Alright guys, it’s time for a tea garden update! A few months ago we did a post about the very start of our herb garden. We were deciding on varieties and tending to our baby plants in the greenhouse. I have to admit, creating a tea or herb garden is probably the best idea ever! There’s nothing like going out in the morning, walking amongst the fragrant herbs and watching our honey bees float from flower to flower. We have most of our plants in, there’s just a few more that I would like to add this year. After that, we’ll just see how it goes and then decide on what we want to add or take out next year (I’ll tell you already that I should have planted three times the chamomile that I did). But as for this year, our final piece to the tea garden puzzle is to add different varieties of mint!
This week we’re planting our final row which includes our mints and lemon balm. Admittedly, I really wanted to get these in sooner but you know what? I didn’t. And that’s ok. At least they’re in there now and they’re perennial so who cares. I’m really, really, REALLY excited about this row because there’s just so much you can do with mints. From food flavoring, homemade syrups, cocktails, iced tea, andÂ it even makes water more exciting! We’re planting apple mint, orange mint, moroccan mint and mojito mint.
Apple Mint has a subtle apple undertone, but becomes heightened when used in mint jelly, couscous, iced tea or muddled in the bottom of a mojito!
Orange Mint has citrusy notes that is great in teas and fruit punch.
Moroccan Mint is a wonderful sweet mint that is popular in North Africa.Â Preparing and serving Moroccan tea is a long standing tradition (similar to black tea in England or green tea in China/Japan). To make Moroccan tea, brew green tea, then boil with sugar and steep in Moroccan Mint to make a beautiful minty-green tea.
And lastly, Mojito Mint. While any spearmint can be used to make a mojito, if you want to make the real deal mojito, you need Mojito Mint. This special variety just made its way into the US back in 2006 so it’s still a relatively rare variety made popular by bartenders everywhere. The flavor is noticeably different as it’s a mild, sweet flavor. It’s not overly pungent like other mints. Salud!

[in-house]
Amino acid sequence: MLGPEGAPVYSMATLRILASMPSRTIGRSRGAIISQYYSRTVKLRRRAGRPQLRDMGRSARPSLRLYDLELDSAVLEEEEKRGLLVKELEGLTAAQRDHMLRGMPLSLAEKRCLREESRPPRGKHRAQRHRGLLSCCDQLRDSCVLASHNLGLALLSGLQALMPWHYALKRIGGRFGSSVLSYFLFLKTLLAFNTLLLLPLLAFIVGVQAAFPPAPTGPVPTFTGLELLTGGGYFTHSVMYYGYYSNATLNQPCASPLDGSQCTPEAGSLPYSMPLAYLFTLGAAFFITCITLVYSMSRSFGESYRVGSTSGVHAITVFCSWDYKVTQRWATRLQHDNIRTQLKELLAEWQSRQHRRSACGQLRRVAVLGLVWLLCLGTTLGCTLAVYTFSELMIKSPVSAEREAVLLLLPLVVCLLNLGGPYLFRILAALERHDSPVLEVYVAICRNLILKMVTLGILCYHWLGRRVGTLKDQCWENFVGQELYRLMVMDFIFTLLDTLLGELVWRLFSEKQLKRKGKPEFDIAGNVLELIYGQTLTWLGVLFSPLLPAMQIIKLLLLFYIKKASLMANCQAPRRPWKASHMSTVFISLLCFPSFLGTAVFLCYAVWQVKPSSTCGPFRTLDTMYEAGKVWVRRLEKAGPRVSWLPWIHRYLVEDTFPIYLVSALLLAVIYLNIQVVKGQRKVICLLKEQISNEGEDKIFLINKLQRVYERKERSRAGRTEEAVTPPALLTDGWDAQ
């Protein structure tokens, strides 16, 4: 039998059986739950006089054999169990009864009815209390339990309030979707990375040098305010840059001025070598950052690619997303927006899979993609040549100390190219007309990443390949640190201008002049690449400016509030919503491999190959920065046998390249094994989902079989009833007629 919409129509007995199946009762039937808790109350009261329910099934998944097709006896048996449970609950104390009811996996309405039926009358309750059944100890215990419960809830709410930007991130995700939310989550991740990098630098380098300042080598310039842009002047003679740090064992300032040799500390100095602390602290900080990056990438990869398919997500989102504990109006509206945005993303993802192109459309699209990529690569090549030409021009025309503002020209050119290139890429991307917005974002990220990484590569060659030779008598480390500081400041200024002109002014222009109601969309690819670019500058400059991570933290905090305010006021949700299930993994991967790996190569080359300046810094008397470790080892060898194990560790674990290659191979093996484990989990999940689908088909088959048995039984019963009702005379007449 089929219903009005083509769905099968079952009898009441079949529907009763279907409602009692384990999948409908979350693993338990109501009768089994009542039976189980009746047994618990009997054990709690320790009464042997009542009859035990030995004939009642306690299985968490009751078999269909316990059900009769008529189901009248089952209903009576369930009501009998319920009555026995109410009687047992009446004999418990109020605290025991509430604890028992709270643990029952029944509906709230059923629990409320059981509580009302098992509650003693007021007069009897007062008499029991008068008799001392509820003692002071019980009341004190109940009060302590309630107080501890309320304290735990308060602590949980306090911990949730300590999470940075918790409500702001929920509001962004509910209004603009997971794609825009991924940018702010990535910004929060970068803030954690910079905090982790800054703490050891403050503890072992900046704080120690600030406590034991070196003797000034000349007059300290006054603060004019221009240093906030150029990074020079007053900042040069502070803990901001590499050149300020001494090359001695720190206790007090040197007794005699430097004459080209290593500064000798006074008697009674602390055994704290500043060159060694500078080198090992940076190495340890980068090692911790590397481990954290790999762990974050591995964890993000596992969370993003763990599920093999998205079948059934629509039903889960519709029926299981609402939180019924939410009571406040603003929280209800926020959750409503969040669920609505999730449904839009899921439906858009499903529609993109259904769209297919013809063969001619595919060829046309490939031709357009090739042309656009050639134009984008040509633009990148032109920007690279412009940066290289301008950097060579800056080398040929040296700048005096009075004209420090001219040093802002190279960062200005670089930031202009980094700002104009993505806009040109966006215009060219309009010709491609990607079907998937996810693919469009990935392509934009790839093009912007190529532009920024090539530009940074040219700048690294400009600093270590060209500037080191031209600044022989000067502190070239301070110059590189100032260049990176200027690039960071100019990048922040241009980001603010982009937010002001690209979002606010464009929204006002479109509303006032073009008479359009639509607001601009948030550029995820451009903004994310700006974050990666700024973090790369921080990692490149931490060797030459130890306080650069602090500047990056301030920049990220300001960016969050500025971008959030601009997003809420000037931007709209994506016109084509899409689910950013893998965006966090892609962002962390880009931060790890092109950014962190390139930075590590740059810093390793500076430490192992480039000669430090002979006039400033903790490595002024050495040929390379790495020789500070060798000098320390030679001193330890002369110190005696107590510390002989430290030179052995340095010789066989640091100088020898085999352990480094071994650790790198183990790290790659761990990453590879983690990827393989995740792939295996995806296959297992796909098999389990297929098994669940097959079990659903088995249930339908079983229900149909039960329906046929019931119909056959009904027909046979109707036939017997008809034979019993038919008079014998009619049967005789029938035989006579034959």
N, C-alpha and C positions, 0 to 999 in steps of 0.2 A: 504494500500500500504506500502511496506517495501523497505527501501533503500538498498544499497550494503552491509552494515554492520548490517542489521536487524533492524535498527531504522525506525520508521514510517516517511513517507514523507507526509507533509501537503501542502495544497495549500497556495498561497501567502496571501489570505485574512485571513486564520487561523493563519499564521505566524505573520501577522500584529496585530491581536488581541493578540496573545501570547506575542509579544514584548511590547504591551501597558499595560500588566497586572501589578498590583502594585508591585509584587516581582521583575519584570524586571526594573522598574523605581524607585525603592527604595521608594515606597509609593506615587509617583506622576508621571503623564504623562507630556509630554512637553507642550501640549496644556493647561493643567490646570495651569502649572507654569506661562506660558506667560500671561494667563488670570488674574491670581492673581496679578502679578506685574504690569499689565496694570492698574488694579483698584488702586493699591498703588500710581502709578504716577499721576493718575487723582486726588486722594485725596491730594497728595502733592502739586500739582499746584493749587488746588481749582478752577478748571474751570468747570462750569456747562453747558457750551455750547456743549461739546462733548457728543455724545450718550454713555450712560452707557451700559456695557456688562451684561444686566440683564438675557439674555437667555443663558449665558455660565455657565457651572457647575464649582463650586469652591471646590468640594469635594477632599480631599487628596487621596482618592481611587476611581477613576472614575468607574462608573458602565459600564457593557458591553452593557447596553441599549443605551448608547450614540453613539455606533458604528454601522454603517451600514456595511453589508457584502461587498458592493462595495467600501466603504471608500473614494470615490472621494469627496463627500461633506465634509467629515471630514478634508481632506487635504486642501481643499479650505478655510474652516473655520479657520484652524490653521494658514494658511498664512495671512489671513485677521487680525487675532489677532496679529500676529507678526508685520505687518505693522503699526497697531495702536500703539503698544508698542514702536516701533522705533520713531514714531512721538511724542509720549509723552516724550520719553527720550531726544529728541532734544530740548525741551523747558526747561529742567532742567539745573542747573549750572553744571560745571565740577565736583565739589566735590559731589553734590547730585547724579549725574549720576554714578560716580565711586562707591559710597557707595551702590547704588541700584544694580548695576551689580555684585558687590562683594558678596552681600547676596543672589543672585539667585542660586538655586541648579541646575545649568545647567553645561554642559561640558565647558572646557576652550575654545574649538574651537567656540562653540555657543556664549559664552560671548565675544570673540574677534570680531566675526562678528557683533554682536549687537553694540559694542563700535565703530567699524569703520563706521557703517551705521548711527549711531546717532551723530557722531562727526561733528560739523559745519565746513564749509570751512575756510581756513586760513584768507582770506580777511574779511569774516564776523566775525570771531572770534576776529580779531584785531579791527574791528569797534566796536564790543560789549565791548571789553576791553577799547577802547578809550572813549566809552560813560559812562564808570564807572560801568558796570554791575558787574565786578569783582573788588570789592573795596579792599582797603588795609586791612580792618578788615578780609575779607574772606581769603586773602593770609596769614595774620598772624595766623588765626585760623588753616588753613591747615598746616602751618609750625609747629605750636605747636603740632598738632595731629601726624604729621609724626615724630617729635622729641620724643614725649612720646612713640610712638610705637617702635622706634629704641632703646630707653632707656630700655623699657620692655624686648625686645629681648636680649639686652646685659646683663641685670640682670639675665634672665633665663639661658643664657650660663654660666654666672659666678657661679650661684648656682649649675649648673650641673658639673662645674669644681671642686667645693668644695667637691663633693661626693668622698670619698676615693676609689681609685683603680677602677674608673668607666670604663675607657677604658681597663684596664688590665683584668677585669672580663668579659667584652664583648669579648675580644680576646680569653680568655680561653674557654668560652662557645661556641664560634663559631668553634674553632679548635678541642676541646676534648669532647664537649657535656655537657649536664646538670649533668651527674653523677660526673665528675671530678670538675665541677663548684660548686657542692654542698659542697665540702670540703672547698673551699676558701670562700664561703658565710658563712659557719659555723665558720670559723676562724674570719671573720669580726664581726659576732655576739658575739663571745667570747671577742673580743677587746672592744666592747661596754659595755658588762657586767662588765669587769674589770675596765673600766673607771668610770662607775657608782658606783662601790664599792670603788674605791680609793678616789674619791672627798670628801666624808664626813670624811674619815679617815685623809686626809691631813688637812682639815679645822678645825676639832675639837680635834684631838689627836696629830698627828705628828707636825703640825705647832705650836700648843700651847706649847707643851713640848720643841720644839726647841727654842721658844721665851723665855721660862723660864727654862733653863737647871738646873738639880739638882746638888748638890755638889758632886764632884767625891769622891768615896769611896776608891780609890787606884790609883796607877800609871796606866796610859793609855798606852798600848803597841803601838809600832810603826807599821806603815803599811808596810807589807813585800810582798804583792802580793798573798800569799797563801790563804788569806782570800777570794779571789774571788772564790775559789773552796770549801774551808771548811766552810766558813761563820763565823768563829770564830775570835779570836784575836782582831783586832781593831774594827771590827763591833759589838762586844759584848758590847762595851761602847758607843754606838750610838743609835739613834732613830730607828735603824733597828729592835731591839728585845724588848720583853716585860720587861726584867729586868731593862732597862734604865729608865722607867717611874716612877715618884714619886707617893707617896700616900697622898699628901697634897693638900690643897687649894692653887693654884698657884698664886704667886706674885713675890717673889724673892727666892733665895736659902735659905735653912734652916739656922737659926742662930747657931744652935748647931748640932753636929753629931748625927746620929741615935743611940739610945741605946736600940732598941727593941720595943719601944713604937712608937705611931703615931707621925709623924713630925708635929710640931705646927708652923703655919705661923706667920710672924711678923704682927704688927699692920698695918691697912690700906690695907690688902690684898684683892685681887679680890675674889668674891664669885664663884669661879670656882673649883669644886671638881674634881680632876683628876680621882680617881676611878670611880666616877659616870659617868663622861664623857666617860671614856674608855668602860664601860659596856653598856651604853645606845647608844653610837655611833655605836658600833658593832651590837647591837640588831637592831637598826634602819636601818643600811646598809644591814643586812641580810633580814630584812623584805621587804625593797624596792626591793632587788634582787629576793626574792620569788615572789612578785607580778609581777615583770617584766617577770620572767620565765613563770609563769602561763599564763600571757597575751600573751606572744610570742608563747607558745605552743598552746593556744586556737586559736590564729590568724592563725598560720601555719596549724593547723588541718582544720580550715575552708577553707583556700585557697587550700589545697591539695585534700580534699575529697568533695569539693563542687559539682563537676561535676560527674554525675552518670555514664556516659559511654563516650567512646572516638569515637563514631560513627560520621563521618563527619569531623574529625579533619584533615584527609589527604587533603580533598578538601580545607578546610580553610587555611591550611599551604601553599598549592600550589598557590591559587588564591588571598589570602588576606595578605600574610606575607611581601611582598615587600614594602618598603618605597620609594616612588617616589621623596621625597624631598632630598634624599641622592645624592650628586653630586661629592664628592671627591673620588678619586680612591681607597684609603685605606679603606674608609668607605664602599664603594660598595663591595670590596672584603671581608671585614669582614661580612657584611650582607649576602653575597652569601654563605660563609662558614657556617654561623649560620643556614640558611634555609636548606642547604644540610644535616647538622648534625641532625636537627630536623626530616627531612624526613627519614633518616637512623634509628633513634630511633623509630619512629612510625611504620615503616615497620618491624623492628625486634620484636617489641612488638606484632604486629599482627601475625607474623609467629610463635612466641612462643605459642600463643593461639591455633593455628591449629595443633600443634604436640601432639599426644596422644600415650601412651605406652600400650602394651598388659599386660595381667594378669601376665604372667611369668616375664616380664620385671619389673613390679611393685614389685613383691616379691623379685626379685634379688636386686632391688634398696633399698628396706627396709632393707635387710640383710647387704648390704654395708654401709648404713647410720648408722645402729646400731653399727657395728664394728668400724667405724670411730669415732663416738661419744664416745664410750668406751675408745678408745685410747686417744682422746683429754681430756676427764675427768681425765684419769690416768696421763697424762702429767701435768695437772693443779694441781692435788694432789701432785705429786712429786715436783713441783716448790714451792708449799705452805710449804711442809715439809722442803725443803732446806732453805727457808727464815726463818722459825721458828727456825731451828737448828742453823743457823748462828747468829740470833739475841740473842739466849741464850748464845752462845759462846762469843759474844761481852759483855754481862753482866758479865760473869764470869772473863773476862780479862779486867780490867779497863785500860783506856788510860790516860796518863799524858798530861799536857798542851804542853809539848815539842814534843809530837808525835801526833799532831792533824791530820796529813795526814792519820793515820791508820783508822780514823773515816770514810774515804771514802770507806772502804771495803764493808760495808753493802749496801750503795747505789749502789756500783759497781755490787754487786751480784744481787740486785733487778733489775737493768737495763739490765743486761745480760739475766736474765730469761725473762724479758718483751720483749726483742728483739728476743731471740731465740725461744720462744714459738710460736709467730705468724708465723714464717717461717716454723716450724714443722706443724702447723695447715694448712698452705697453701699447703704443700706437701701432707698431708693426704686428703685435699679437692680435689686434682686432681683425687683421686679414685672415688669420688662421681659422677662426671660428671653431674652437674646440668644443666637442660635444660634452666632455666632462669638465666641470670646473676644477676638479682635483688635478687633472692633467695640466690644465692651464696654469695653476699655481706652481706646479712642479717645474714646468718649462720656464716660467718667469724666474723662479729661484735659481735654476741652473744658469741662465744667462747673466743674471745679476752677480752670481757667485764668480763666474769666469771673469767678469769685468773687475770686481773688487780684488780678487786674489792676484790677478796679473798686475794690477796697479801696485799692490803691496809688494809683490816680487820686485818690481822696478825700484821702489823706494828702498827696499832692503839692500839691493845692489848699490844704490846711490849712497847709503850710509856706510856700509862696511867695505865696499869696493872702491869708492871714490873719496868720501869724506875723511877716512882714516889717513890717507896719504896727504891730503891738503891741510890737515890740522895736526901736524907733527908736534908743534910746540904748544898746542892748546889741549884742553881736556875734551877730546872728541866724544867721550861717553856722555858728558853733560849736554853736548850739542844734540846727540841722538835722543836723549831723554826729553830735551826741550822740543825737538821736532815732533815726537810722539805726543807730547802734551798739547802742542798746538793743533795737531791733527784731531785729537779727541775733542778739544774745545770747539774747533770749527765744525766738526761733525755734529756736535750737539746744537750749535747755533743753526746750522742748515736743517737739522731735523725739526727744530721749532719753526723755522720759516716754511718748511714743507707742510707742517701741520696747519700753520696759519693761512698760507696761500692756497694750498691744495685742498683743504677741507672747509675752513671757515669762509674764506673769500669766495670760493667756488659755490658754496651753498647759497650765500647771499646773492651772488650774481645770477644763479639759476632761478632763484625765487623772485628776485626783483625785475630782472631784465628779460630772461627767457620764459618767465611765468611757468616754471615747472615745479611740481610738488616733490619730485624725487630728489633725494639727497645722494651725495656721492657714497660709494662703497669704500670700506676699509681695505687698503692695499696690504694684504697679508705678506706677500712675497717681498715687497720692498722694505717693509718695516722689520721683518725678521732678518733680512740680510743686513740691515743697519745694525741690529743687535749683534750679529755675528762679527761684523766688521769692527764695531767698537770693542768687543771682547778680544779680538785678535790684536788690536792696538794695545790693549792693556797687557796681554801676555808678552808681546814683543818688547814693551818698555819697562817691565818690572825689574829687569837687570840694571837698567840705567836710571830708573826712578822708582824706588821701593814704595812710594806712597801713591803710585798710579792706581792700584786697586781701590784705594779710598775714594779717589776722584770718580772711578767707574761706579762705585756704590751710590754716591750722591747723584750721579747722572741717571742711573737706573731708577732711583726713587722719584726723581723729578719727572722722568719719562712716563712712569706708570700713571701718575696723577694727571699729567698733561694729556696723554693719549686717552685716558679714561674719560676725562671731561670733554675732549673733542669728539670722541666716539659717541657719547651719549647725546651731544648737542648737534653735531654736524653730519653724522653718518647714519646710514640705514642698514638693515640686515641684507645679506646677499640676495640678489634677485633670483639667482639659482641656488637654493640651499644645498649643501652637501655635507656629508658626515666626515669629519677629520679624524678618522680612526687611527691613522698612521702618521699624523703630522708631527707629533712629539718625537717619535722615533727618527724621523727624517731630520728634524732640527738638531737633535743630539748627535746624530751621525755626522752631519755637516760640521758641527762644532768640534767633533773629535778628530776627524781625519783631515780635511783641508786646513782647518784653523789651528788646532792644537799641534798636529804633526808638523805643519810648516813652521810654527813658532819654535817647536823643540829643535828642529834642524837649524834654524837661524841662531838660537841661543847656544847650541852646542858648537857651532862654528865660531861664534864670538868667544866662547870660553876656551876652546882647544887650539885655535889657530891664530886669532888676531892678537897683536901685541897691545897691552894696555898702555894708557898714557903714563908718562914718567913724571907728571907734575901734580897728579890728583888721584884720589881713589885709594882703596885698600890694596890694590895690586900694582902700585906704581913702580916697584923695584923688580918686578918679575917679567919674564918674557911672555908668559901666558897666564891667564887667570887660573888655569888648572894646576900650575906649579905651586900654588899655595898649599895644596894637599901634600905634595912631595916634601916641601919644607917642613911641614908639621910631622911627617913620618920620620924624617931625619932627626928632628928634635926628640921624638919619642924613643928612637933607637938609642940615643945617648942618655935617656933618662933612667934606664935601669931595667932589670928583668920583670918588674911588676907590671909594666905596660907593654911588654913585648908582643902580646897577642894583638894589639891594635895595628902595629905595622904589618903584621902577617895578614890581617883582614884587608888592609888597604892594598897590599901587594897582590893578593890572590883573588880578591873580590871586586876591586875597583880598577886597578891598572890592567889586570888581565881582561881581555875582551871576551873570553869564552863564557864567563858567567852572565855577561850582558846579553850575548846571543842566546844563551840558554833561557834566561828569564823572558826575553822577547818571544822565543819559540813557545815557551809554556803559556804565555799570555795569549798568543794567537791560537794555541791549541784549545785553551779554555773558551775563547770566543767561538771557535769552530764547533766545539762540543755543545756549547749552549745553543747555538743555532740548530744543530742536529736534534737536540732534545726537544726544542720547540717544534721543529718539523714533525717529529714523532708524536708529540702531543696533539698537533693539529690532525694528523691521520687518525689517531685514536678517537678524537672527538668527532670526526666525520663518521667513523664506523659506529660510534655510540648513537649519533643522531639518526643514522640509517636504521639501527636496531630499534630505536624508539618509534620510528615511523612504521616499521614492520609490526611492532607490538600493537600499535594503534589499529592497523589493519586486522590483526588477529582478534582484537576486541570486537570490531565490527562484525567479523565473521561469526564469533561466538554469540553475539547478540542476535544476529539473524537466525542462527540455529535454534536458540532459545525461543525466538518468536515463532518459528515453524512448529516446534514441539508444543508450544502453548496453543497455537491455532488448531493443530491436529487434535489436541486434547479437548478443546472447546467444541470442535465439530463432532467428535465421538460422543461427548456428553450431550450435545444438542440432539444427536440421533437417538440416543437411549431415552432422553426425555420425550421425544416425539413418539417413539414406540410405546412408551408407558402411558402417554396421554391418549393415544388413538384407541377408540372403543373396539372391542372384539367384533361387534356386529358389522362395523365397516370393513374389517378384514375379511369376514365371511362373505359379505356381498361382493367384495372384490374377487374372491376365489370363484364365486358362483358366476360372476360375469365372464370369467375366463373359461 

And yes, I know that mint can be invasive. But there are ways you can control it. First of all, I only planted about four plants of each variety because I know that it’s going to take over and expand. So plant less starts than you think you’ll need. I spaced them about 3-4 feet apart in our perennial beds. And then I also dug a dividing trench in between each variety. I”ll fill that space with mulch or even gravel/bricks to help with drainage and to prevent runners from crossing over into each variety. Then, take a bottomless bucket or container, bury it in the ground with a few inches sticking above ground. Plant the mint inside of the bottomless bucket inside the ground. This will help contain the runners and roots. And lastly, a heavy mulch around the plants will help keep weeds at bay and prevent runners.
And our last planting in the herb garden this year is pineapple sage, which we’re also very excited about. Pineapple sage is great in teas, culinary dishes and the flowers make a tasty addition to salads! And with that last addition, I believe our herb garden is complete for this year. I’m already taking notes for next year to see what I want to add, take-out or plant more of (it’s always more, never less!). For now, here’s a tour of the herb garden and an update on all of our plants: